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The Spirit of the Welfare State? Adaptation in the Demand for Social Insurance

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  • Martin Ljunge

Abstract

Young generations demand substantially more social insurance than older generations, although program rules have been constant for decades. I postulate a model in which the utility of claiming social insurance benefits depends on older generations' past behavior. The intertemporal mechanism estimated can account for half of the younger generations' higher demand for social insurance benefits. Instrumenting for older generations' behavior using mortality rates reveals an even stronger influence of reference group behavior on individual demand. The analysis suggests that behavioral responses estimated by natural experiments could strongly underestimate the true long-run elasticities relevant for the fiscal sustainability of the welfare state.

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  • Martin Ljunge, 2012. "The Spirit of the Welfare State? Adaptation in the Demand for Social Insurance," Journal of Human Capital, University of Chicago Press, vol. 6(3), pages 187-223.
  • Handle: RePEc:ucp:jhucap:doi:10.1086/667723
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    Cited by:

    1. Martin Ljunge, 2011. "Sick of Taxes? Evidence on the Elasticity of Labor Supply when Workers Are Free to Choose," Discussion Papers 11-27, University of Copenhagen. Department of Economics.
    2. Yann Algan & Pierre Cahuc & Marc Sangnier, 2016. "Trust and the Welfare State: the Twin Peaks Curve," Economic Journal, Royal Economic Society, vol. 126(593), pages 861-883, June.
    3. Giacomo Corneo & Frank Neher, 2014. "Income inequality and self-reported values," The Journal of Economic Inequality, Springer;Society for the Study of Economic Inequality, vol. 12(1), pages 49-71, March.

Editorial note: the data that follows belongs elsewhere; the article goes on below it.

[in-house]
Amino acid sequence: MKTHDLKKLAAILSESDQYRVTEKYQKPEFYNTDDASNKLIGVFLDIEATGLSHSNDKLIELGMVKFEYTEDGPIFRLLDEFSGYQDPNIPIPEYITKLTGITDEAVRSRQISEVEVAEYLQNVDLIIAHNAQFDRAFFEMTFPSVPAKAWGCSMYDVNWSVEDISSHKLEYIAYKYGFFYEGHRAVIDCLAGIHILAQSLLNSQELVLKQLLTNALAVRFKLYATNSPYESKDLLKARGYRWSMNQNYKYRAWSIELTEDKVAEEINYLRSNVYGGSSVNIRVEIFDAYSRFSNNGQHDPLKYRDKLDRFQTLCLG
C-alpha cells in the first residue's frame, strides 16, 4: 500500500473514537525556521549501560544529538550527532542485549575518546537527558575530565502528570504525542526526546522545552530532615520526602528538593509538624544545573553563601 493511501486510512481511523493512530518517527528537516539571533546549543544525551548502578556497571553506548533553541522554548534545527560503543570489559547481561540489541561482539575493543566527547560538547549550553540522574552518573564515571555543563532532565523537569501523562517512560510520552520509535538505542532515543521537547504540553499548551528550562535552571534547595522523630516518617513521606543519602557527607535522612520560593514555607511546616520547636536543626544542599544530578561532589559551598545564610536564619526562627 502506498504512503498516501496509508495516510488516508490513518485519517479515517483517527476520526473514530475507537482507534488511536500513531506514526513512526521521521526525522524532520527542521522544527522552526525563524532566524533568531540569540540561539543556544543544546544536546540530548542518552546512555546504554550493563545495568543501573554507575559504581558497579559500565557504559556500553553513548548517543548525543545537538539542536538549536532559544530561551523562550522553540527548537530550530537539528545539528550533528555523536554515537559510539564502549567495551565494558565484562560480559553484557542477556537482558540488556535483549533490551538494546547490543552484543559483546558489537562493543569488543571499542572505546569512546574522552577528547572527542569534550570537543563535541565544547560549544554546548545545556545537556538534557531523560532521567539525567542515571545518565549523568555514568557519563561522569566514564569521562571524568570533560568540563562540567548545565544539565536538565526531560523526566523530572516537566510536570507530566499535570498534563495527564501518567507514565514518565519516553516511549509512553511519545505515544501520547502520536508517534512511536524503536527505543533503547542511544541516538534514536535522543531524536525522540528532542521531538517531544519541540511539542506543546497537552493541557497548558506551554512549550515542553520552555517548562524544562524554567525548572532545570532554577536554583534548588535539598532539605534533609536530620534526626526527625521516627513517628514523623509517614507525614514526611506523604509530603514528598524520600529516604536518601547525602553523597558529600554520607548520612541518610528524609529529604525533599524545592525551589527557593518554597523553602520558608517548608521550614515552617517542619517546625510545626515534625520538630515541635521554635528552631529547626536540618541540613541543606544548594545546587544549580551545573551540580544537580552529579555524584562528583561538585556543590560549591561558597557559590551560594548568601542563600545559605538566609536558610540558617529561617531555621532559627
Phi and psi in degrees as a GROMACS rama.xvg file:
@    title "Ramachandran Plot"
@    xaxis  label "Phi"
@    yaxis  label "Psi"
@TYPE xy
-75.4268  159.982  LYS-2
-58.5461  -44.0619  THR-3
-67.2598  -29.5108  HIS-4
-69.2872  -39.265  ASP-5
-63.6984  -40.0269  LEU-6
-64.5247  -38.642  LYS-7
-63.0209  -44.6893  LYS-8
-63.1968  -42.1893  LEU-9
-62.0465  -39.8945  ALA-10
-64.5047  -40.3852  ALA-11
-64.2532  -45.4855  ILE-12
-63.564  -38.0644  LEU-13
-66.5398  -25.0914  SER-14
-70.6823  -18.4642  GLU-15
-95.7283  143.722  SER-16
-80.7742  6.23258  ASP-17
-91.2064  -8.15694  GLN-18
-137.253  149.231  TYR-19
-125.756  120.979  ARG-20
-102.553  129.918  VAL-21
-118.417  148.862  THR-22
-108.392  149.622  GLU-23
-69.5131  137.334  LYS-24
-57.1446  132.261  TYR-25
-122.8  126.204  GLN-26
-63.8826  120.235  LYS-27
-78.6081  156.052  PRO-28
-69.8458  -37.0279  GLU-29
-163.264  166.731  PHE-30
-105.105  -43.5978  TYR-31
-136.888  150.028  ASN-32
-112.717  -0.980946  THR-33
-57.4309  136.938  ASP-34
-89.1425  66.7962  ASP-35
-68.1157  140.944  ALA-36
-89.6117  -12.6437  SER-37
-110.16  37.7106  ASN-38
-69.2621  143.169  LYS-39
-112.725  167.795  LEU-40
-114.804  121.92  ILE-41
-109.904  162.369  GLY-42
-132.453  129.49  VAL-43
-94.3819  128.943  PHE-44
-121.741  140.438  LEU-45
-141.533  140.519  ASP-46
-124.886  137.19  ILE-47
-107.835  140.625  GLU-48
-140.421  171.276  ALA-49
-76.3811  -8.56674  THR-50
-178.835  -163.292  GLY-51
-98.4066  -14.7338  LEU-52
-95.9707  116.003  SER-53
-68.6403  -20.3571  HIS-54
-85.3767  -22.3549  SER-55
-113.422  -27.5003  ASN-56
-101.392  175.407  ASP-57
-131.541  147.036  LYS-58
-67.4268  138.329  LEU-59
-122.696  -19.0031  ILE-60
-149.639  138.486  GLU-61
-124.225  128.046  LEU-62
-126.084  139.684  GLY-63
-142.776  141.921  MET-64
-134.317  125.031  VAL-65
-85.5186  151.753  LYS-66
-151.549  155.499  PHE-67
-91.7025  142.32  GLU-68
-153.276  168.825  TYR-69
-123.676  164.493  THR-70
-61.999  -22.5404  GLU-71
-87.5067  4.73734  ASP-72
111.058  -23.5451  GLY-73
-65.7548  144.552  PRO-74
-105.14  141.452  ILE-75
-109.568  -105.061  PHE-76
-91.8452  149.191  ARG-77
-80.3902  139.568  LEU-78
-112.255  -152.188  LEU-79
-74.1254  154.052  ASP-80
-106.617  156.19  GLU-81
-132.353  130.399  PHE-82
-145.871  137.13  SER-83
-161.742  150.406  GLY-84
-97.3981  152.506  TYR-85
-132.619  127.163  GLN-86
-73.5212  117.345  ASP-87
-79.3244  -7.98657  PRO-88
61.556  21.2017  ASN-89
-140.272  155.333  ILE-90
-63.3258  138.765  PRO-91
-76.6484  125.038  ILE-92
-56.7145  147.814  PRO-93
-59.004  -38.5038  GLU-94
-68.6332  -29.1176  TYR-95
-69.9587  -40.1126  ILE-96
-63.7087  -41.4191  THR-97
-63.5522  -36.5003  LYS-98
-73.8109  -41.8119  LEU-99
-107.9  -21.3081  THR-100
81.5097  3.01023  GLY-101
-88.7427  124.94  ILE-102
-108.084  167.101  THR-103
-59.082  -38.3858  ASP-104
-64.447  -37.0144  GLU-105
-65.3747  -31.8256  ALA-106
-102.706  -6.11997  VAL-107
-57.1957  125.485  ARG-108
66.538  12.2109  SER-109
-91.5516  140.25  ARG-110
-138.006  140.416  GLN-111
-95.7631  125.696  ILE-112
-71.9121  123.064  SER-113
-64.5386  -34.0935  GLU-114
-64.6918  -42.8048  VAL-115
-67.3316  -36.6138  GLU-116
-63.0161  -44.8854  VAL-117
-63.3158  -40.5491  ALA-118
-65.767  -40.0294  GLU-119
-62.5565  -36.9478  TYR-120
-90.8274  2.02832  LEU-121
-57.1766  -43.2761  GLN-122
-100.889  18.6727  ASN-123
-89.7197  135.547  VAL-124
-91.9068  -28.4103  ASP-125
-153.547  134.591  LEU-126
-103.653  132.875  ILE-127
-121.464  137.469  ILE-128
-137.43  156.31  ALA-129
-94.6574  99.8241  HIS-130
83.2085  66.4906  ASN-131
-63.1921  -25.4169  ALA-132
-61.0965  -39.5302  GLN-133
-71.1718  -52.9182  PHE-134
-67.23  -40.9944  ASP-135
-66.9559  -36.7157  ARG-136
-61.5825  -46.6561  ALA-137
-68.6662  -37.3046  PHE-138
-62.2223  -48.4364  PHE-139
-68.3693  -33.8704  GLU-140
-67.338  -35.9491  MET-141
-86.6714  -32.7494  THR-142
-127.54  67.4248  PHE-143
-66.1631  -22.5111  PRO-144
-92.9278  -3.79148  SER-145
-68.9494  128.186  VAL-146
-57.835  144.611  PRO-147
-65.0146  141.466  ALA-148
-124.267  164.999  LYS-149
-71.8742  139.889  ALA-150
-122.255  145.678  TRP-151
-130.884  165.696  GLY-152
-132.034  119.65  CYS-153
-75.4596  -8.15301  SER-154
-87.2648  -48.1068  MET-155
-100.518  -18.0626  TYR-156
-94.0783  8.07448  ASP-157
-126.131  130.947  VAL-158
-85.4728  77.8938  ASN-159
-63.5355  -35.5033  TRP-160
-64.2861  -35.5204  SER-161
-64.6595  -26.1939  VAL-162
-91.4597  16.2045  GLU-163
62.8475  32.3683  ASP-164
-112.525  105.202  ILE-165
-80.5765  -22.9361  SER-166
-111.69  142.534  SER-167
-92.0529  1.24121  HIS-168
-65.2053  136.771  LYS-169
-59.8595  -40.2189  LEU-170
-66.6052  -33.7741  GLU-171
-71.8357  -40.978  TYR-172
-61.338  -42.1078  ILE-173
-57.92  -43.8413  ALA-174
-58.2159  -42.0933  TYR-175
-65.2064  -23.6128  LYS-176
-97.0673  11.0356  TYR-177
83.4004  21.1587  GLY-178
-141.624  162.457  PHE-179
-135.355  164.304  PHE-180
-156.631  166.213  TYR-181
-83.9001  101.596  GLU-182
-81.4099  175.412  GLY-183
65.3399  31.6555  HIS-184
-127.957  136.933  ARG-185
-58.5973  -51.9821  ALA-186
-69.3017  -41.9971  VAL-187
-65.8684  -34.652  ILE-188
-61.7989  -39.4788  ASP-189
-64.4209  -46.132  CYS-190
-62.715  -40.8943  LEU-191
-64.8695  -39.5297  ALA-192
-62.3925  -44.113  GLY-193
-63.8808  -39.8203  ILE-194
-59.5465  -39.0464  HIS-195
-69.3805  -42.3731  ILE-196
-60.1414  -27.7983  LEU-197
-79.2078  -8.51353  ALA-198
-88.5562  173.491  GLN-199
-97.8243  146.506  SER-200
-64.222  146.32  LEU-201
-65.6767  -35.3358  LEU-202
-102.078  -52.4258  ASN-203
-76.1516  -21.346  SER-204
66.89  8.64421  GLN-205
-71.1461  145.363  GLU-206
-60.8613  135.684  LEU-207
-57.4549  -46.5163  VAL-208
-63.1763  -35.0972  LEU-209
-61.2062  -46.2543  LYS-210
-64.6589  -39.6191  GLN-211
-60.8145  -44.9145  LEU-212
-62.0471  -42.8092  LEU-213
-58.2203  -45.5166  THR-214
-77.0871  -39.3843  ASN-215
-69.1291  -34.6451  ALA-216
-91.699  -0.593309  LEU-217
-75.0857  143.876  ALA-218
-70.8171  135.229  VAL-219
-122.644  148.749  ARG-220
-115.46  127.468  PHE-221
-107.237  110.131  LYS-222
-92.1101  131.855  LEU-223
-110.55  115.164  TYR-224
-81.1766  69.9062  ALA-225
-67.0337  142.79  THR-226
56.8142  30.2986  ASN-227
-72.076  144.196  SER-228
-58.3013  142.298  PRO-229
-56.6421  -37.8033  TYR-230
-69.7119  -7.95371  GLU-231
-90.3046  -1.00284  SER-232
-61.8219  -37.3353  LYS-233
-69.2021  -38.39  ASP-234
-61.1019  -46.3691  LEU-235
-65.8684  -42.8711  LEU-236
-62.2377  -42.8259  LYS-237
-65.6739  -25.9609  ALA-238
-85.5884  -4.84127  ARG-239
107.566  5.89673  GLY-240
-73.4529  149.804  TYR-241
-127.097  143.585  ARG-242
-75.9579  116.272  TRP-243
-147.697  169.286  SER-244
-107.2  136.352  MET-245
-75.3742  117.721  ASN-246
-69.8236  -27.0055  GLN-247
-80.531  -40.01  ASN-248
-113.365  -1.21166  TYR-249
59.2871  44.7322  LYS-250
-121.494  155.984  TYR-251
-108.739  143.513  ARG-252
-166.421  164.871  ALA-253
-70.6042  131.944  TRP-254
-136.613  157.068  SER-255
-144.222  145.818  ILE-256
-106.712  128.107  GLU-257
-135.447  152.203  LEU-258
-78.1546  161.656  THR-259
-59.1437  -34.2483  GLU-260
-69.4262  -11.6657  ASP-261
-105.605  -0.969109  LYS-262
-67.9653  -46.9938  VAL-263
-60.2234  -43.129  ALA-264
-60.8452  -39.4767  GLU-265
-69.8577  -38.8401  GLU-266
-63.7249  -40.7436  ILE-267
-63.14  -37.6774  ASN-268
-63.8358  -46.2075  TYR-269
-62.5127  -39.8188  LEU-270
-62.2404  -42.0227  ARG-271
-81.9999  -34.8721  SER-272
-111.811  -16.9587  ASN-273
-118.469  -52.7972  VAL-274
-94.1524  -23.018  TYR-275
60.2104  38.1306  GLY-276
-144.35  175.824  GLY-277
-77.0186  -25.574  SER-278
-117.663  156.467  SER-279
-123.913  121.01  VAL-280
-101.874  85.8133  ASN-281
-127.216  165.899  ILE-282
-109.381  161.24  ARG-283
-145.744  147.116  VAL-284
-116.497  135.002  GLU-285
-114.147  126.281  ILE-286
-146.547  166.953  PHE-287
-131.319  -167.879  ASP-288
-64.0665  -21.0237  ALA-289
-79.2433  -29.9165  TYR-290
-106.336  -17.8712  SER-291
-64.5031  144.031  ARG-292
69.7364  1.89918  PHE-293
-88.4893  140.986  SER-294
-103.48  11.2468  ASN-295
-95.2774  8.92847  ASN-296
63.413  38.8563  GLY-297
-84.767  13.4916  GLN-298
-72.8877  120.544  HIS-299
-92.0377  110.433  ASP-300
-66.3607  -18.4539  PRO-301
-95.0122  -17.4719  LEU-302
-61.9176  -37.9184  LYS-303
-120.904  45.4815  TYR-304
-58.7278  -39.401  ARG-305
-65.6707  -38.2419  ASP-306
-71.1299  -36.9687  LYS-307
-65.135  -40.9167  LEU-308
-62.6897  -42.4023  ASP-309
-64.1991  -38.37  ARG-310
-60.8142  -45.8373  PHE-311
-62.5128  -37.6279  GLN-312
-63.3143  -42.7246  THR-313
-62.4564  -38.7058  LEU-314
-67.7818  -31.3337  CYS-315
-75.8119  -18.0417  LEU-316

4. Martin Ljunge, 2015. "Social Capital and the Family: Evidence that Strong Family Ties Cultivate Civic Virtues," Economica, London School of Economics and Political Science, vol. 82(325), pages 103-136, January.
    5. Yann Algan & Pierre Cahuc & Marc Sangnier, 2016. "Trust and the Welfare State: the Twin Peaks Curve," Economic Journal, Royal Economic Society, vol. 126(593), pages 861-883, June.
    6. Lucifora, Claudio & Meurs, Dominique, 2012. "Family Values, Social Needs and Preferences for Welfare," IZA Discussion Papers 6977, Institute for the Study of Labor (IZA).
    7. Lindbeck, Assar & Persson, Mats, 2015. "Norms, Incentives and Information in Income Insurance," Working Paper Series 1058, Research Institute of Industrial Economics.
    8. Martin Ljunge, 2012. "Family Ties and Civic Virtues: Evidence on Wilson's "Moral Sense"," Discussion Papers 12-07, University of Copenhagen. Department of Economics.

    More about this item

    JEL classification:

    • H31 - Public Economics - - Fiscal Policies and Behavior of Economic Agents - - - Household
    • I18 - Health, Education, and Welfare - - Health - - - Government Policy; Regulation; Public Health
    • J22 - Labor and Demographic Economics - - Demand and Supply of Labor - - - Time Allocation and Labor Supply
    • Z13 - Other Special Topics - - Cultural Economics - - - Economic Sociology; Economic Anthropology; Language; Social and Economic Stratification

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